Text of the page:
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These clocks have gears, pinions and wheels that work together to track time in unconventional ways.
By Roberta Naas | October 30 2020
Somehow, time seems to have taken on new meaning in 2020, and what better way to track it than with luxury clocks that not only embraces ultimate mechanics but tells a story all its own. Some of the industry’s finest brands create bold and edgy works of art that capture imaginations.
Some are multi-dimensional masterpieces that recall space flight or even time travel, while others look to nature for inspiration and create incredible timepieces that emulate motion and elegance.
No matter what the design influence is, these clocks have handmade and hand-assembled gears, pinions, wheels and other parts that work together like a beautifully orchestrated dance to track time in anything but conventional ways.
Inspired by the time machines seen in science fiction movies, this L’Epée 1839 clock evokes a real sense of the concept of time travel. In the movies, the time traveler typically sets the time, pushes a button or pulls a trigger, jumps into the machine and takes off, frequently with a rough landing at the destination time.
Suitably, this cylindrically shaped clock sits atop three feet that resemble a lunar module’s feet — geared for a softer landing. At each end of the clock carriage is a moveable propeller, because it takes a huge amount of energy to travel through time. The propeller at the front of the clock is rotated to set the time; the opposite propeller winds the complex 370-part movement.
A kinetic work of art, the entire capsule of the clock can rotate 360 degrees, and the rolling can be locked if desired, thanks to a complex wing-nut system. The innovative desk clock measures just about 10 inches in length and about 8.5 inches tall. It is offered in multiple different materials, each in a limited edition of 50 pieces.
$33,200 in silver-finished brass and steel, Cellini Jewelers in New York, +1 212 888 0505, lepee1839.ch
Easily one of the most revolutionary clocks of all time, the Atmos appears to run on air. The mechanism was first developed in 1928 by Jean-Léon Reutter, an engineer who brought the invention to Jaeger-LeCoultre to produce. The Swiss watch company has been building new renditions ever since. This Atmos Transparente clock uses different types of tempered glass to showcase the mechanics in all their glory.
Visible from every angle, the movement houses a small, hermetically sealed capsule that consists of a mix of gases that expand when temperatures rise and contract as they fall. With a single degree change in temperature, the caliber captures enough power to run for two days, meaning the 217-part clock movement is perpetually running.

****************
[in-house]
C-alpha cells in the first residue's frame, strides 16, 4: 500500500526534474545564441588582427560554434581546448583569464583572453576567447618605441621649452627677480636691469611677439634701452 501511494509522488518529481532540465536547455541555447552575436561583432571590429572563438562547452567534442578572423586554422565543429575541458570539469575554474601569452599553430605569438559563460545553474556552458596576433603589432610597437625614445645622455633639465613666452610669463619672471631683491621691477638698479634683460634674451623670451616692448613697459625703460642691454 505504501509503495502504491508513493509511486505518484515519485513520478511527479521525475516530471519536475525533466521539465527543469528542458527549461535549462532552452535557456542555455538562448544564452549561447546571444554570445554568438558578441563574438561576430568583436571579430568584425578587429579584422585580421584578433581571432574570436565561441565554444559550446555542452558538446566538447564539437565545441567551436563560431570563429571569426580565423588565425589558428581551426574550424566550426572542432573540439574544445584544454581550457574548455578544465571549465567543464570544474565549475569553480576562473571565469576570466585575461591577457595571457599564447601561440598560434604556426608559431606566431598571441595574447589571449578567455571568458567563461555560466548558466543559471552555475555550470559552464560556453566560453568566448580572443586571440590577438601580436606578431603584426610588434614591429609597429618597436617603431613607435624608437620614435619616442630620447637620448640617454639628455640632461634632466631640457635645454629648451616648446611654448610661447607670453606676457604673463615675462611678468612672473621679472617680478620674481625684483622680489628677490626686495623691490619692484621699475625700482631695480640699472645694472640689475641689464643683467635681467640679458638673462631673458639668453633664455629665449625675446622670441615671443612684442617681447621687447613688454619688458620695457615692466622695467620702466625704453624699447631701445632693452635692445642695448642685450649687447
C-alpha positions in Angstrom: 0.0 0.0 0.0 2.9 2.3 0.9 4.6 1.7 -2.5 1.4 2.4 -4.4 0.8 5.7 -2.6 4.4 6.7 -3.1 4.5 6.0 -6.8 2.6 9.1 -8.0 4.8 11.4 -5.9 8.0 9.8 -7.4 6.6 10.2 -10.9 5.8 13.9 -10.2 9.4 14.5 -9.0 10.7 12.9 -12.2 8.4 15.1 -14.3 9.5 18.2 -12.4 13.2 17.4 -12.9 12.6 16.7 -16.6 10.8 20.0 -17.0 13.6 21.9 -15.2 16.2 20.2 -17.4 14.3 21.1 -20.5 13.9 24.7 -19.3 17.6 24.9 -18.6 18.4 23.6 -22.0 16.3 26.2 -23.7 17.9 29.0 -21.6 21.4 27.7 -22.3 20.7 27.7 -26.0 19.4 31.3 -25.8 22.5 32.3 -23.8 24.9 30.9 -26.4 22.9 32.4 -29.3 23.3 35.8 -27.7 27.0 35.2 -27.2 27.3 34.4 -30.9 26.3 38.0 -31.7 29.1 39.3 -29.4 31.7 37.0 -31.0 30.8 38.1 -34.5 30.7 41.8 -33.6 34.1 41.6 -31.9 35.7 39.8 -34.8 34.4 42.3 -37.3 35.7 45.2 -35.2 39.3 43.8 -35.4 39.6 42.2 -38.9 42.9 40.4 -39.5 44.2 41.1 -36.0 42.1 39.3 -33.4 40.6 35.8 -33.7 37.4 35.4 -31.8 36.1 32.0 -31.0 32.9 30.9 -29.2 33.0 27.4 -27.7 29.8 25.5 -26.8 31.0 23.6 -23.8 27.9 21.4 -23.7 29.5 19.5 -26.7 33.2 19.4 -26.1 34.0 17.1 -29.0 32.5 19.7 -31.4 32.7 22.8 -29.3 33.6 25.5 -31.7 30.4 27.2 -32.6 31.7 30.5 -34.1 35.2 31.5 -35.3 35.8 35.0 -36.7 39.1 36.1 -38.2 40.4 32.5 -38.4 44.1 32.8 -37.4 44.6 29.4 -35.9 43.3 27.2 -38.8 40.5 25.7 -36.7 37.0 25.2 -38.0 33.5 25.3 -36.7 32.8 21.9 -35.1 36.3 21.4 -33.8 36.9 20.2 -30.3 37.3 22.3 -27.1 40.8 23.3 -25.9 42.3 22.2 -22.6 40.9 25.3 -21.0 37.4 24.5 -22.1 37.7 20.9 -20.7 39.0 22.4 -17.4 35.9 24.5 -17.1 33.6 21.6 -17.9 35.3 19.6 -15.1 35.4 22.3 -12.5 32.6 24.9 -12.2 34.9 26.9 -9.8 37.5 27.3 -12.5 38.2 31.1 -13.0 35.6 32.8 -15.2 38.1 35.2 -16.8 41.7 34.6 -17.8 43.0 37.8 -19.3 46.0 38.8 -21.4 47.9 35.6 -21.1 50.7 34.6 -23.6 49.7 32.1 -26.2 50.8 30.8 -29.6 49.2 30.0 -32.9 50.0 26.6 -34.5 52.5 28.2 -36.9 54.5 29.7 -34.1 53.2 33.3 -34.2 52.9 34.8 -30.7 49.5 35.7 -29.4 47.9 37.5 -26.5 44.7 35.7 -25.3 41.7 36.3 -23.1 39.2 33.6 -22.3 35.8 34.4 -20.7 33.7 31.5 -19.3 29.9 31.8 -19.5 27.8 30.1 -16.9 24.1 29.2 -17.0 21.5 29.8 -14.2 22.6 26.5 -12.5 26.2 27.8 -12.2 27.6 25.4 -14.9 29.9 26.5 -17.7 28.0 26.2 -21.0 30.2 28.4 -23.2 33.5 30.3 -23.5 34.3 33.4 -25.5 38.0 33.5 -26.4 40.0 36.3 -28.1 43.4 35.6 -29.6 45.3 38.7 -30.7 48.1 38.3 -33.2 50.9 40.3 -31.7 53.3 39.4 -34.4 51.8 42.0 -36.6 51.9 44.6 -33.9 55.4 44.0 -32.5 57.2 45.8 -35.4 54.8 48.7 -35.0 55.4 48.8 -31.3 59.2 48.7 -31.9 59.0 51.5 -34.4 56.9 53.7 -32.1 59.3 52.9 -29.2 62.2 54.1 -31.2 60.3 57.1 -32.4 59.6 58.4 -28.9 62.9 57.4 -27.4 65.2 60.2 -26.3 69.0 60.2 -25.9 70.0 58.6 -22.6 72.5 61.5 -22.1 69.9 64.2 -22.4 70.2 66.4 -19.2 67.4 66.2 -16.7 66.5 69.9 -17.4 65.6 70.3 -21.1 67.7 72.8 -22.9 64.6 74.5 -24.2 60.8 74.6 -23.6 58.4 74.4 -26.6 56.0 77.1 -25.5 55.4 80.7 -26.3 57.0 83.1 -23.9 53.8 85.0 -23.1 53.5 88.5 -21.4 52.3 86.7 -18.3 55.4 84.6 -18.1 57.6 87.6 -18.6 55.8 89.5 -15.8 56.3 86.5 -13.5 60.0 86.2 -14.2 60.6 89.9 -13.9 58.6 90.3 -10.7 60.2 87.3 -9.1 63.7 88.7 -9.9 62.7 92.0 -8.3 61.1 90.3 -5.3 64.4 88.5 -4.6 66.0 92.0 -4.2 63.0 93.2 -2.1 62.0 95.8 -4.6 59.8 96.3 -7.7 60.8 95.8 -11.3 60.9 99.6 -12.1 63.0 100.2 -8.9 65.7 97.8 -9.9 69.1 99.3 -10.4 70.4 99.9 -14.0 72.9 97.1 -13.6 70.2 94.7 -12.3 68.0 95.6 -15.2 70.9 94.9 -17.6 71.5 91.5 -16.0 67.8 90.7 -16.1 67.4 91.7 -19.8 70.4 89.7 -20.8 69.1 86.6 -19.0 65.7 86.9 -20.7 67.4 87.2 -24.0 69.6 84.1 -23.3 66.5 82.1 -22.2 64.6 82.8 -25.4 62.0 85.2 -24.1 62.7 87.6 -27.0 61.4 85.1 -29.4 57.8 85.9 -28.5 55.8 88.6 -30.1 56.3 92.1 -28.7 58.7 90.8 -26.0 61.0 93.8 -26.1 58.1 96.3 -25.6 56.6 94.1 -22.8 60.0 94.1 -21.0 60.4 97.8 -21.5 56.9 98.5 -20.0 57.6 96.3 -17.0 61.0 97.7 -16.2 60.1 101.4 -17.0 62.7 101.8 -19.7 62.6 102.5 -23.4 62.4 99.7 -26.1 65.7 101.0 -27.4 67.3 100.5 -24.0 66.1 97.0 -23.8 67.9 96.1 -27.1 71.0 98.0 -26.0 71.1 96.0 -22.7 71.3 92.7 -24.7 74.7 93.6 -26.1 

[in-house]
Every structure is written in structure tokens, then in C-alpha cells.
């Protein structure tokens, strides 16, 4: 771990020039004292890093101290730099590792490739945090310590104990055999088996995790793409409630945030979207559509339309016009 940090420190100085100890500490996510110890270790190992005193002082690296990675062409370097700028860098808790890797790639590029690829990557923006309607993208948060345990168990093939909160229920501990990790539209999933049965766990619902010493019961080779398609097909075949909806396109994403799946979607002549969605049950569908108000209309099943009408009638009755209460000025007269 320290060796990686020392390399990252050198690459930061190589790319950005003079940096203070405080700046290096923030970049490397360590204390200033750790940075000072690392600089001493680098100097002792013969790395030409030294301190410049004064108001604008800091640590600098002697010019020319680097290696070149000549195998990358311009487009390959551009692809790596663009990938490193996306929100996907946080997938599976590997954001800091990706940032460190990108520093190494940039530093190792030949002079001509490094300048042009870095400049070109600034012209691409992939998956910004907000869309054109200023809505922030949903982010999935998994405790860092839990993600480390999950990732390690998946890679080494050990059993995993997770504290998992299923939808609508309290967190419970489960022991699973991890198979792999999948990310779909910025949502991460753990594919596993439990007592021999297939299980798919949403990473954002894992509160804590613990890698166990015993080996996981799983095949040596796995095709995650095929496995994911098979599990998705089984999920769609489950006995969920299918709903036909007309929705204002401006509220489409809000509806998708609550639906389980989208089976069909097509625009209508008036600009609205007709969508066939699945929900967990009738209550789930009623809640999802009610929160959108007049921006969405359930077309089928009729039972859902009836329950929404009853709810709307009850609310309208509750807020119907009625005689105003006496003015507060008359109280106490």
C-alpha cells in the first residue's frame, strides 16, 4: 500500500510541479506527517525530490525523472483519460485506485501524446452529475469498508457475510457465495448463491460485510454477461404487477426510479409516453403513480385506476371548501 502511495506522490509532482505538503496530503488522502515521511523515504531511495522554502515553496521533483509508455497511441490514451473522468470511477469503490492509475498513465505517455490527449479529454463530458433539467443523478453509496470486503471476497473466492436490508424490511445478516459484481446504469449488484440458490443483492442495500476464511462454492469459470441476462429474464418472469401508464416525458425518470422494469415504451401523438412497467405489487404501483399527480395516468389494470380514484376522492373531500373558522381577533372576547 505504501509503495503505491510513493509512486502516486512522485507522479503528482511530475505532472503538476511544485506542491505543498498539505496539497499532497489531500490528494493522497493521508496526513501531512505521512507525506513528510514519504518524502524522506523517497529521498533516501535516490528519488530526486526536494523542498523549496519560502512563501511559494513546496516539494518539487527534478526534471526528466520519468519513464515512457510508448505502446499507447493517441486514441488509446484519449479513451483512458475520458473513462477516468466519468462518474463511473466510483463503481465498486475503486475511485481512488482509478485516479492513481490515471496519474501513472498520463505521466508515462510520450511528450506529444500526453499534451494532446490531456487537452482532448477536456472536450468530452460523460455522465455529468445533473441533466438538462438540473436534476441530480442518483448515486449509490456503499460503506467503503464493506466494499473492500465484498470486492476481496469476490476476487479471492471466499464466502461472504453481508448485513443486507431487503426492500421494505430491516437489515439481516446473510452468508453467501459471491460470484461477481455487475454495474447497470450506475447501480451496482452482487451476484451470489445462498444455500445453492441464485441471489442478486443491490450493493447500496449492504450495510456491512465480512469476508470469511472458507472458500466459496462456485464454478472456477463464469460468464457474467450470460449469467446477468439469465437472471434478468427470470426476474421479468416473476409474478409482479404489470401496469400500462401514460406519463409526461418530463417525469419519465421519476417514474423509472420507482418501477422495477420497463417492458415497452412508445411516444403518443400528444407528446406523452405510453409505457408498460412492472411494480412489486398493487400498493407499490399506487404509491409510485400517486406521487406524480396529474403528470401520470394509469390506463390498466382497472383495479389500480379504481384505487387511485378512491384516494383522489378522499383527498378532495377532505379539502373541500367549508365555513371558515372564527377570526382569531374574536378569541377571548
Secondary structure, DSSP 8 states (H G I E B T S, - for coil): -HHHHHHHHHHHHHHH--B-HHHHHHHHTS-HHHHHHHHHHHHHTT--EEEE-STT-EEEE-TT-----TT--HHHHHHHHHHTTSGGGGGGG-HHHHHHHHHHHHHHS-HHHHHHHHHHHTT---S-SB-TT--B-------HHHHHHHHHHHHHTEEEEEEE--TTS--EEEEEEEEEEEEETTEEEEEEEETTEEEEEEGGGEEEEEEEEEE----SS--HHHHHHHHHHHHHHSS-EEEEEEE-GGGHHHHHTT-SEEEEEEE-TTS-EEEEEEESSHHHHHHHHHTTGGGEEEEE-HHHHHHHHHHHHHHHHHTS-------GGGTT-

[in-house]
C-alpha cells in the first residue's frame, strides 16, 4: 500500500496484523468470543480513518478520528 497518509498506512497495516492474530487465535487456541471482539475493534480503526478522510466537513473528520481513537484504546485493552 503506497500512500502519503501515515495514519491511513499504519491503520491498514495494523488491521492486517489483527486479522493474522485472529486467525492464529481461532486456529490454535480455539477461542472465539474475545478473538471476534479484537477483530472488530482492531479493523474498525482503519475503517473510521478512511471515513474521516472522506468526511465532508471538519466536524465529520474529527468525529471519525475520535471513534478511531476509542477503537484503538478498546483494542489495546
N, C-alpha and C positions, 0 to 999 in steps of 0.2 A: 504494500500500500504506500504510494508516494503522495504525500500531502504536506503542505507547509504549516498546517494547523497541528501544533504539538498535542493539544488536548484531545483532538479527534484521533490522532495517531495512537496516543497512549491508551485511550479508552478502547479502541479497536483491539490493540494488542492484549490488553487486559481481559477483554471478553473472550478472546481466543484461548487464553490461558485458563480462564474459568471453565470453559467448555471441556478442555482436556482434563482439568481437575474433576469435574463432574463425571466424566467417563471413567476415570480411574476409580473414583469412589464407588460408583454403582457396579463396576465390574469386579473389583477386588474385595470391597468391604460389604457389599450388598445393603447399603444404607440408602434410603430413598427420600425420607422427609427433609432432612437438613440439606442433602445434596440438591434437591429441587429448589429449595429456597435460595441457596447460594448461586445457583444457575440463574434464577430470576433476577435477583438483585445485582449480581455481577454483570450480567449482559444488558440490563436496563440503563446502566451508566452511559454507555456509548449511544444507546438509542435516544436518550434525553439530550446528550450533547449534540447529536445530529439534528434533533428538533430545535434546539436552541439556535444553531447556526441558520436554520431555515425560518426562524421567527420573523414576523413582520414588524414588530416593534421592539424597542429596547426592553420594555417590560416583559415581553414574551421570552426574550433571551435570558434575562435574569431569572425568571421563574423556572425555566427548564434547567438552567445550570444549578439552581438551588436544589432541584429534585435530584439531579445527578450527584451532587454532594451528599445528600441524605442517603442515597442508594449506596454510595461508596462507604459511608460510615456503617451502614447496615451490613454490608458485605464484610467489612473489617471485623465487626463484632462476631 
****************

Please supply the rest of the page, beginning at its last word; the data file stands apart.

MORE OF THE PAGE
The Art Deco clock’s transparent glass dial features stick markers, and the 10-inch glass cabinet is made of a new-generation glass that is totally transparent and coated with an anti-reflective treatment.
$9,450 in glass with a dual-polished stainless steel base, Jaeger-LeCoultre in New York, +1 646 828 4328, jaeger-lecoultre.com
French watchmaker John-M Flaux has a penchant for creating artistic horological clocks that bring together intricate mechanisms with the likenesses of animals or objects to showcase a meeting of different worlds. The fantastic Le Guépard (cheetah in French) clock is an automaton with a moving head and legs. It also incorporates sonnerie en passant, a chiming mechanism that audibly sounds the time and sets the cheetah in motion. The sound and motions can be repeated on demand by actuating the cheetah’s tail.
For Flaux, this clock represents the race against time the cheetah faces as an endangered species. To create the cheetah’s outline, Flaux conceived and built each component to have a technical and aesthetic role. The elaborate automaton and striking clock consists of 205 hand-finished, hand-assembled parts, and assembly takes a full month to complete. Just five pieces will be made, and each will be personalized and unique.
The blue celestial background is micro-painted in acrylic by French artist Line Descombes and is one of the elements that can be customized. The clocks, which are key-wound and -set, measure about one foot in length.
$32,500 in tempered steel and brass, John-Mikael Flaux in Besançon, France, +33 363 081 930, john-mikael-flaux.com john-mikael-flaux.com
Six years after independent Swiss watch brand MB&F unveiled the futuristic Starfleet Machine clock that caused a stir around the world, the brand releases a compact miniature desk clock this year that looks like it should be floating in space.
The Starfleet Explorer measures just under five inches tall and uses bold colors — red, blue or green — as highlights to indicate the time. Designed by MB&F and executed by L’Epée 1839, the clock displays the hours on a horizontal chapter ring. A brightly colored, anodized hour hand rotates around the fixed hour disc once every 12 hours to show the time. Meanwhile, the minutes are showcased via a colorful fixed curved aperture on a mobile-dome top disc that rotates every 60 minutes. Even more alluring is the fact that the clock offers space-age animation.
Three tiny, hand-lacquered polymer spacecraft that match the time-indication color are situated on a circular track inside the movement. They rotate around the movement — or ‘mother ship’ — making one full turn every five minutes. The clock mechanism is fully visible and seems to float in the air thanks to its curved longitudinal legs. The clock is manually wound using a double-ended, palladium-finished brass key that also sets the time. Just 99 pieces will be built in each color.
$10,500 in stainless steel (for the main structure), MB&F in Geneva, +41 225 081 038, mbandf.com